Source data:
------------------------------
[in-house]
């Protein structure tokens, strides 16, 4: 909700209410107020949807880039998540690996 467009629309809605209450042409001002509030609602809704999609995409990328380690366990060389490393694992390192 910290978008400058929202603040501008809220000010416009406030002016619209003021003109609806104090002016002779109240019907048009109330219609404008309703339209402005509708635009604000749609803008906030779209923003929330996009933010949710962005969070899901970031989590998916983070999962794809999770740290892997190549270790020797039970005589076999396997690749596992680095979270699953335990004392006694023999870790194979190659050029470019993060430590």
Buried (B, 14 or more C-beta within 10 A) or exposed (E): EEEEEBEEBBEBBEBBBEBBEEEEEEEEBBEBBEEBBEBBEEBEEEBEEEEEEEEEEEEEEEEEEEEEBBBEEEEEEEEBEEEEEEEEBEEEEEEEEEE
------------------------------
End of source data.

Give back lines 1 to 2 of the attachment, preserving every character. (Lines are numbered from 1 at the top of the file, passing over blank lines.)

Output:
[in-house]
């Protein structure tokens, strides 16, 4: 909700209410107020949807880039998540690996 467009629309809605209450042409001002509030609602809704999609995409990328380690366990060389490393694992390192 910290978008400058929202603040501008809220000010416009406030002016619209003021003109609806104090002016002779109240019907048009109330219609404008309703339209402005509708635009604000749609803008906030779209923003929330996009933010949710962005969070899901970031989590998916983070999962794809999770740290892997190549270790020797039970005589076999396997690749596992680095979270699953335990004392006694023999870790194979190659050029470019993060430590």